Welcome to Elevation Outdoors’ rundown of the latest in snow safety to help you stay safe when you play the backcountry game.
It was the only time in my life, as I skied onto the slope, I felt reasonably sure there would be an avalanche. We’d talked about it at length and if it went—which it eventually did—we thought it would be small. I skied the pitch without incident, but the third skier, a close friend, triggered it and took a short ride, losing his skis and nearly tagging a tree.
It was a relatively shallow slide, but what if it had gone bigger? Had we cut it too close? What else could we have done, besides not skiing, to mitigate the danger?
Later, we discussed our choices and then we talked gear–specifically, airbags. It got me to thinking: There are various strategies and technologies available today that most of us don’t use. Why?
Since re-devoting myself to skiing 10 years ago, I’ve tried to educate myself through avy-awareness and guide courses, as well as skiing with a crew of smart, motivated guys. When it comes to gear, though, I have to ask… why am I not using an airbag? A fancier beacon? A helmet?
I don’t mean to suggest that gear will ever take the place of judgment, knowledge and experience, but technological advances have a place in the backcountry game, too.
For those of you who haven’t seen an airbag, it’s simply a backpack with an integrated, inflatable bladder (usually 150 liters) the wearer deploys in the event of an avalanche. By enlarging oneself, one stays atop debris, rather than being buried beneath it–where most fatalities occur due to asphyxiation. Tests show well over 90 percent of airbag wearers end a slide above the surface. Impressive.
Depending on the design, some packs also offer protection from trauma. The bladder, once inflated, acts as a buffer against trees and rocks impacting the wearer’s head, neck, and upper spine. In Colorado, where we ski below treeline much of the time, this can be critical: here, trauma kills a higher percentage than in Canada and Europe.
Drawbacks? First off, weight. These things add several pounds to your kit. Backcountry Access offers its Float 30 ($700; backcountryaccess.com) at 7.4 lbs., while the Euro-popular Snowpulse ($1050+; snowpulse.ch) tips the scales at 7-or-so pounds, depending on the model. “ABS” is another European producer ($1050+; abssystem.com; 7.1 lbs. for a 30L model), with an innovative design allowing the inflation system to be married to any of their 15, 30-liter, or larger packs. They also offer a carbon canister to save some weight. Mystery Ranch, out of Bozeman, is said to be designing a model for 2011–stay tuned.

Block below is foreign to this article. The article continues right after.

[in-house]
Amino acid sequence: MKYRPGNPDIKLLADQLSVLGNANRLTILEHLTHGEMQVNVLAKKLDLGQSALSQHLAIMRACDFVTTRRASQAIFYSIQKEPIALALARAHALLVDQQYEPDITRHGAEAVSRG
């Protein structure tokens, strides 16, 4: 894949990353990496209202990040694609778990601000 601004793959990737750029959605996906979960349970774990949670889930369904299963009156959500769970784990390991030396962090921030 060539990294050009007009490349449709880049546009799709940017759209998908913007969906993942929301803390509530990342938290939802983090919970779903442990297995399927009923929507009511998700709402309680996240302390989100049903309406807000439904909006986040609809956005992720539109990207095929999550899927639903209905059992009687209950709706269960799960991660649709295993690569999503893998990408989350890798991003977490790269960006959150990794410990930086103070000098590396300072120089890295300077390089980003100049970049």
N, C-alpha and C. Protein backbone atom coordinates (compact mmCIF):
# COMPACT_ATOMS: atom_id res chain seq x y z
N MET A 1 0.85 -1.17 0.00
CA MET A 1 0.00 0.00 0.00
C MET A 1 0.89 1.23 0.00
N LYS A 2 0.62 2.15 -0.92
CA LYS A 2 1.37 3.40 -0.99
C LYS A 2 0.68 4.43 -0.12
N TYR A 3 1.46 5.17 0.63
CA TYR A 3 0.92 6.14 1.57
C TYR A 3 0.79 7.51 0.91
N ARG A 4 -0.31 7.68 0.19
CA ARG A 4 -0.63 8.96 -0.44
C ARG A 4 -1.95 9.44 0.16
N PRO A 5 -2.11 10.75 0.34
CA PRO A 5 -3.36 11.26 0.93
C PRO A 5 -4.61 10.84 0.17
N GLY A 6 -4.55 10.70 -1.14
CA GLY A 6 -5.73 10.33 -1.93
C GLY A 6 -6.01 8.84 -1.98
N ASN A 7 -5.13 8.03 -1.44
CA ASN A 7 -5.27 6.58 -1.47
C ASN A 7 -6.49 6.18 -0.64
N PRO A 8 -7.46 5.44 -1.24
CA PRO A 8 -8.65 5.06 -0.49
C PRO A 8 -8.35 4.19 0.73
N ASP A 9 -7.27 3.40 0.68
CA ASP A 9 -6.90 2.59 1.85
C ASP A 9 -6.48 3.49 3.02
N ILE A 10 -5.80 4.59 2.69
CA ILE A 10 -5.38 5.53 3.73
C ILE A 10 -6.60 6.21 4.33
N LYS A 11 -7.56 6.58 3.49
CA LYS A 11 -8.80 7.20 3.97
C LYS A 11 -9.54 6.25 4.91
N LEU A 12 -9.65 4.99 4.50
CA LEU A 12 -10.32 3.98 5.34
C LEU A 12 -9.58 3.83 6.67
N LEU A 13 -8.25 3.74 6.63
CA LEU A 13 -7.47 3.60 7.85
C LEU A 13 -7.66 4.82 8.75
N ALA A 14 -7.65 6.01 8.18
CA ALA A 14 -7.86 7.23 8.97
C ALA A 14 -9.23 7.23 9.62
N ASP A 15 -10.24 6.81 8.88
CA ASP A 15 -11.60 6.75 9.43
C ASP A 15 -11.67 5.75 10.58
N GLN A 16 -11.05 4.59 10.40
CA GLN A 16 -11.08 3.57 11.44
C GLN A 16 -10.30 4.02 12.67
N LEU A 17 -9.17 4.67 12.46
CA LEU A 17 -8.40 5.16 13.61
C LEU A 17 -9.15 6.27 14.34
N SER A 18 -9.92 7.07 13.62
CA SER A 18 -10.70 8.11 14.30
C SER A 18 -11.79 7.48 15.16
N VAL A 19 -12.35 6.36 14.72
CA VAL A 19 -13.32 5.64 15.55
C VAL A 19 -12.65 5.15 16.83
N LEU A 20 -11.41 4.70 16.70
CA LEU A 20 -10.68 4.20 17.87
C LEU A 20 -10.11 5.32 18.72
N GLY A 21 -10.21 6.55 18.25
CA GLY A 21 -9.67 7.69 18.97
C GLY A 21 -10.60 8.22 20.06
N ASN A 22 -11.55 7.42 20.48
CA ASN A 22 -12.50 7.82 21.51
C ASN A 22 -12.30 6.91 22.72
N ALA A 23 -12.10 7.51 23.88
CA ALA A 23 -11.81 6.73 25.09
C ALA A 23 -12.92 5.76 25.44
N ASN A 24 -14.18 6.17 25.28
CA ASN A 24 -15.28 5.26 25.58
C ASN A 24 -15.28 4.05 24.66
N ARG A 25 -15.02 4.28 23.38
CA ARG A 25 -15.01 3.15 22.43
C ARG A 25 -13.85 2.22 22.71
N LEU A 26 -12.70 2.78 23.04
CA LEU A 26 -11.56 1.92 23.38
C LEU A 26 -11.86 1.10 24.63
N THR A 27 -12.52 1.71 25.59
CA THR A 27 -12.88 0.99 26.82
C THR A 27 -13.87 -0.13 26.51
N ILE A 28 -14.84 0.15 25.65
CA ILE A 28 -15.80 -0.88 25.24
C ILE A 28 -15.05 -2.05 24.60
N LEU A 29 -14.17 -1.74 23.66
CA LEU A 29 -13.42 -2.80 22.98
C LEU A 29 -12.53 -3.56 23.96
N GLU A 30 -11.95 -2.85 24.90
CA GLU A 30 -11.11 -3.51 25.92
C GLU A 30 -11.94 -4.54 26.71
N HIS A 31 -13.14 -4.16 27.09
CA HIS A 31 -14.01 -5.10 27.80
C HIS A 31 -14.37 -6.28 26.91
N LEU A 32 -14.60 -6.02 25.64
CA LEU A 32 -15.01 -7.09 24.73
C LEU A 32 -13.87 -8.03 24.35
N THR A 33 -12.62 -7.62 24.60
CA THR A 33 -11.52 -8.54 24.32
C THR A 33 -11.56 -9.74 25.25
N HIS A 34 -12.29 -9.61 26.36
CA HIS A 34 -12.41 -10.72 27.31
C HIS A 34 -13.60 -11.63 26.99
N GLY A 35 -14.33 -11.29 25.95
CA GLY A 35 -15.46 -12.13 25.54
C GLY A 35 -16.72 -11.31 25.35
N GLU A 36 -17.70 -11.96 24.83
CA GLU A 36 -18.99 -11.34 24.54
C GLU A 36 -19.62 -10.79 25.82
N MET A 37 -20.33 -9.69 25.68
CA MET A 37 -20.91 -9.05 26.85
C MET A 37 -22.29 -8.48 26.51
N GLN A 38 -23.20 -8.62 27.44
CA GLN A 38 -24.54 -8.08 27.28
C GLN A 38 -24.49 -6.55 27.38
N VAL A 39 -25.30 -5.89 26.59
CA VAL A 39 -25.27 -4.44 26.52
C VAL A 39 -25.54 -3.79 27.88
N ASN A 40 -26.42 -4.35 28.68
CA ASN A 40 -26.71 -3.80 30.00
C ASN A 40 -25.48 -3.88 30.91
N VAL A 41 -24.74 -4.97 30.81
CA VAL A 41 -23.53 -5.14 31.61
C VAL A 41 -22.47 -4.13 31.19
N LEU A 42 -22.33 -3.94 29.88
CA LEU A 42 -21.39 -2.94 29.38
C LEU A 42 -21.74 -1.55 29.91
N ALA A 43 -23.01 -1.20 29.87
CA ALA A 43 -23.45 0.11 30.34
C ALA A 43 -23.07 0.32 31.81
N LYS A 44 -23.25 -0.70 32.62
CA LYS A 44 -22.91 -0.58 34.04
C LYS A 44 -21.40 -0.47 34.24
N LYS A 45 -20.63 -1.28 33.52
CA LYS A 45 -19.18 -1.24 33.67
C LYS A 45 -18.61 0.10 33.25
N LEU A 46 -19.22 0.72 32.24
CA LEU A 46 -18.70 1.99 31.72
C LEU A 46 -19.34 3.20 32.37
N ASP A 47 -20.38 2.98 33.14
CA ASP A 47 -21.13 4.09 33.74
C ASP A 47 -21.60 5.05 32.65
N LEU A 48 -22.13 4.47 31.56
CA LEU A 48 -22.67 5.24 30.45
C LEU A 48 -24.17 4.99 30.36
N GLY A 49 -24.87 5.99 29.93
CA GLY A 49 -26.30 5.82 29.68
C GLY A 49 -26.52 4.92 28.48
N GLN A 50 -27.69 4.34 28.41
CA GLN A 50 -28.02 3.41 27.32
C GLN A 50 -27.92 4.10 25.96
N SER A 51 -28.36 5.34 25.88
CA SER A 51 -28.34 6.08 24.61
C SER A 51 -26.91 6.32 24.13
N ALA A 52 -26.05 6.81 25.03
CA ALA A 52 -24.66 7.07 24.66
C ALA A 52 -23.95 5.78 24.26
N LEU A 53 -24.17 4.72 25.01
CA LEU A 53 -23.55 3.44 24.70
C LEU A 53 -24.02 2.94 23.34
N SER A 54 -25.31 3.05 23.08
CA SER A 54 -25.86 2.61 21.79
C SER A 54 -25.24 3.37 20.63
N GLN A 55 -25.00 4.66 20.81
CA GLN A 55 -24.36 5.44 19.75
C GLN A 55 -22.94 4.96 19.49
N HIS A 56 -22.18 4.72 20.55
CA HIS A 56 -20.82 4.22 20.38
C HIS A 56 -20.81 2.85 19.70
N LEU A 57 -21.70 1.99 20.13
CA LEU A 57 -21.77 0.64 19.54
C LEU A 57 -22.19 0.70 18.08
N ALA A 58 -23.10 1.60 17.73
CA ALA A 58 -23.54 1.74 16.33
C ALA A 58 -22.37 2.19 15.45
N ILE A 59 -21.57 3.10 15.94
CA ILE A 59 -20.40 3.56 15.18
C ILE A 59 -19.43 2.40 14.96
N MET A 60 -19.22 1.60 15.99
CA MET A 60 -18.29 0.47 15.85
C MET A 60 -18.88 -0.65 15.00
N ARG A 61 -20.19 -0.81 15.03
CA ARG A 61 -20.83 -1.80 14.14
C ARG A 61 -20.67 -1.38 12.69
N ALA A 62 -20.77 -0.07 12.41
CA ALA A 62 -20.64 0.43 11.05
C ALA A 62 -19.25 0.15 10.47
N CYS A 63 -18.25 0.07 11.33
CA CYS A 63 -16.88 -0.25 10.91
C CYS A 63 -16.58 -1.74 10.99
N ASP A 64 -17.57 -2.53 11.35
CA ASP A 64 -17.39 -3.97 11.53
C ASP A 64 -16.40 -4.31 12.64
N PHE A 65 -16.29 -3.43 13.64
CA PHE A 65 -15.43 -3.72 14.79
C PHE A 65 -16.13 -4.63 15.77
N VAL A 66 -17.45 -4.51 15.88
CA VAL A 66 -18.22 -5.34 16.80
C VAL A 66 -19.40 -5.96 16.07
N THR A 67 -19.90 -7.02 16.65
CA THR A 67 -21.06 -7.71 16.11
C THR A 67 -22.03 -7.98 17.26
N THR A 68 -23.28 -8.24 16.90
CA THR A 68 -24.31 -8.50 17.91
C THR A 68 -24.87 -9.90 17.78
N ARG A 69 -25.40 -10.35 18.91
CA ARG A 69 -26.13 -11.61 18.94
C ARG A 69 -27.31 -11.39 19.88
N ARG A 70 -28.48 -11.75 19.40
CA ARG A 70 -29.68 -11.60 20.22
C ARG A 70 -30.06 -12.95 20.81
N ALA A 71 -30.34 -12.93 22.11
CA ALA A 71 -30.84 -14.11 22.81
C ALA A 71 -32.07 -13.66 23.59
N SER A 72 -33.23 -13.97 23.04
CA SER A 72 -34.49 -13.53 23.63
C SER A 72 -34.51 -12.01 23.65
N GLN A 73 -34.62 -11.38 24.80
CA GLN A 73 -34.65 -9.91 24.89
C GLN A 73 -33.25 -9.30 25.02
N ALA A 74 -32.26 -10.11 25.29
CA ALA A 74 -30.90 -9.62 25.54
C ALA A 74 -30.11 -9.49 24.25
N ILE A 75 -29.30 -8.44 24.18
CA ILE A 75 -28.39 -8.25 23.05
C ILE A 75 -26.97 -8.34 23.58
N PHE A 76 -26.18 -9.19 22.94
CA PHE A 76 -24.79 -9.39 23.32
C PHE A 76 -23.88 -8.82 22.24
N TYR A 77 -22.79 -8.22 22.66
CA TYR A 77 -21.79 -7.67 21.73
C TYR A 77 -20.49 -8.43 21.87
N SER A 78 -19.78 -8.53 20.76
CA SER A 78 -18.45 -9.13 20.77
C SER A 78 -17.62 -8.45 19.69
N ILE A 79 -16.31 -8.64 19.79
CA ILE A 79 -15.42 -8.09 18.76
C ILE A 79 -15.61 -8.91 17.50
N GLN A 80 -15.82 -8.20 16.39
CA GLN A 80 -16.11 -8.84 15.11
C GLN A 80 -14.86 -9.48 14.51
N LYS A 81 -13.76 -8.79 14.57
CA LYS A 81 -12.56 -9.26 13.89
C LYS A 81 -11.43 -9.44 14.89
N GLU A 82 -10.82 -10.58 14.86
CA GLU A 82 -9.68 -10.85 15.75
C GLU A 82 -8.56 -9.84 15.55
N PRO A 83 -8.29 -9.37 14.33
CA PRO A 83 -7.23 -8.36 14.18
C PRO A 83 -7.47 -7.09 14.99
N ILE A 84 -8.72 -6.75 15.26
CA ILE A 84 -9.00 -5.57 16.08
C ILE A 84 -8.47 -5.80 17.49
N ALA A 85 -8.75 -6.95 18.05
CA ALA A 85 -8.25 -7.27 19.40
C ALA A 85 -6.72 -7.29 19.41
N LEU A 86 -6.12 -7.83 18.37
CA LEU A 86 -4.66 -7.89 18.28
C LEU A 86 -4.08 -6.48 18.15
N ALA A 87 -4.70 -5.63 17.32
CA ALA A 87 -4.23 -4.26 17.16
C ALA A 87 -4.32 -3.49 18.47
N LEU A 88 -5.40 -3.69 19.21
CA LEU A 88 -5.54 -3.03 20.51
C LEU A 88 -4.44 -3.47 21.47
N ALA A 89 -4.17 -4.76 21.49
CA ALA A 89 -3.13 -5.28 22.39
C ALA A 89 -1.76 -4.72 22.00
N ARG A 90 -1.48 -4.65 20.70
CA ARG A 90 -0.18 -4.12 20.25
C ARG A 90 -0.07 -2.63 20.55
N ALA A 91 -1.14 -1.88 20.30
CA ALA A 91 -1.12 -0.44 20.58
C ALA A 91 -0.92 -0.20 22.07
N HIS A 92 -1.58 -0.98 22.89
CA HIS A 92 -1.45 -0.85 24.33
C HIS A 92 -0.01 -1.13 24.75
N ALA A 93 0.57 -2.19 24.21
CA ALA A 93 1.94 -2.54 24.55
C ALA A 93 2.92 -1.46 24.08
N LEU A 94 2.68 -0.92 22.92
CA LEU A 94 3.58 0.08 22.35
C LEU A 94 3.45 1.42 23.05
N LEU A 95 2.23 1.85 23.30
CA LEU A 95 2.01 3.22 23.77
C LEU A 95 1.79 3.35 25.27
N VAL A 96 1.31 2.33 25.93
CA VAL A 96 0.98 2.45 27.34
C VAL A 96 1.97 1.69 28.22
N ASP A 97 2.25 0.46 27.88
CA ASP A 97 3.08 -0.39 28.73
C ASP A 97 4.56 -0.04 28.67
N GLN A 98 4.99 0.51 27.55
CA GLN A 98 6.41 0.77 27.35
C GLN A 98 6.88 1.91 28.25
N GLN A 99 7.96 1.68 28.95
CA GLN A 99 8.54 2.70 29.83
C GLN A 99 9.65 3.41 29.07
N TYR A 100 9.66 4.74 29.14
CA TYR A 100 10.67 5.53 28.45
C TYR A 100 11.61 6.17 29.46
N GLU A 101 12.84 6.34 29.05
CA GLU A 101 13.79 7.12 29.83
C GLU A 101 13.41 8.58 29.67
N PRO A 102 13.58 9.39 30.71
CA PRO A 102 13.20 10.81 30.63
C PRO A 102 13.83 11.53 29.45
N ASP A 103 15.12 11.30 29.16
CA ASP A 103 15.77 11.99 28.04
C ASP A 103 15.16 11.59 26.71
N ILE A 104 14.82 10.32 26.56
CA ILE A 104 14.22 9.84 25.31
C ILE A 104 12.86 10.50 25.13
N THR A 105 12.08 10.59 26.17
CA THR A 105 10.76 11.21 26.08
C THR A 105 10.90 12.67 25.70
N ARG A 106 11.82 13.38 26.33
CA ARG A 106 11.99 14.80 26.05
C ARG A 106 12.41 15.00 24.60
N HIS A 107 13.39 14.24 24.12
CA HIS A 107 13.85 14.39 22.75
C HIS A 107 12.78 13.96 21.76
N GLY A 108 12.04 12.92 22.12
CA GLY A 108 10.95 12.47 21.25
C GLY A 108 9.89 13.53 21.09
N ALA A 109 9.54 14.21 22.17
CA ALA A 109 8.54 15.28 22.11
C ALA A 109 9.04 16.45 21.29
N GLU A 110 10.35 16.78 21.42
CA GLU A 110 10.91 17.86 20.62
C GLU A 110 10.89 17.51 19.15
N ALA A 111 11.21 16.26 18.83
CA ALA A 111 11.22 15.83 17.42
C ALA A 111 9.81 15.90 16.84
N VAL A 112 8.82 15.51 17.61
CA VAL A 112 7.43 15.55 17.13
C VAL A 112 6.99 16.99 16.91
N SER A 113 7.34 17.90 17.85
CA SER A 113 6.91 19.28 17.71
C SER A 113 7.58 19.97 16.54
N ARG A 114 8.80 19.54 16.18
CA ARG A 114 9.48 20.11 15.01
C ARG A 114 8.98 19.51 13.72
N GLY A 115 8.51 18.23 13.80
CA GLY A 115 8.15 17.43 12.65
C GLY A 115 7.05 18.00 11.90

Needless to say, the next big drawback is cost. I guess, though, when the time comes you’d be willing to drop ten-grand to not go under.
The Snowpulse offers the most head and neck protection because of its bladder configuration, but some prefer an airbag that surrounds less of the head. They believe maintaining peripheral vision and the ability to swim/fight trumps additional coverage. Debatable.
The bags all work similarly, using a “rip-cord” handle to activate the system, which inflates in less than two seconds. Tests verify all of the airbags work tremendously well at keeping victims above the surface. Anecdotal feedback suggests there is indeed something to the trauma-protection offered by the packs.
Asks BCA’s Bruce Edgerly, “If you had the opportunity to wear a piece of equipment that could both protect you from trauma and from asphyxiation, why wouldn’t you use it?”
Two trends in beacons have emerged within the market. One favors simplicity over full-gadgetry, while the other seeks to take as much guesswork out of beacon searches as possible.
Three-antennae beacons are now the standard. The addition of a third antenna makes close-in (fine) searching much easier, and handles deep burials better, too. The Ortovox 3+ ($335; 7 oz. plus a AA battery–superlight!) has created a buzz this season, not for its efficient searching and marking functions, but because it helps your buddies find you more quickly. How? Beacons transmit on one antenna, generally the longest of their three. Vertically oriented beacons can be tricky to find for inexperienced searchers. The 3+ senses when it’s buried vertically and shifts transmission to a perpendicular (and horizontal) antenna. Voila—instead of transmitting on its vertical antenna, it uses the horizontal, which offers longer range, and less-problematic retrieval.
I tested two different 3+ beacons in the field and the antenna-shifting worked as advertised. It mitigated a vertical burial without a hitch. Pretty cool. The marking function works flawlessly–the best of any beacon I’ve tried. User interface is simple and controls are easy to master and use. My only gripe–for some reason at the 10-15m range, the 3+ was occasionally (less than 20 percent of the time) confused by a vertical burial. Ten minutes of practice, though, and this was easily overcome.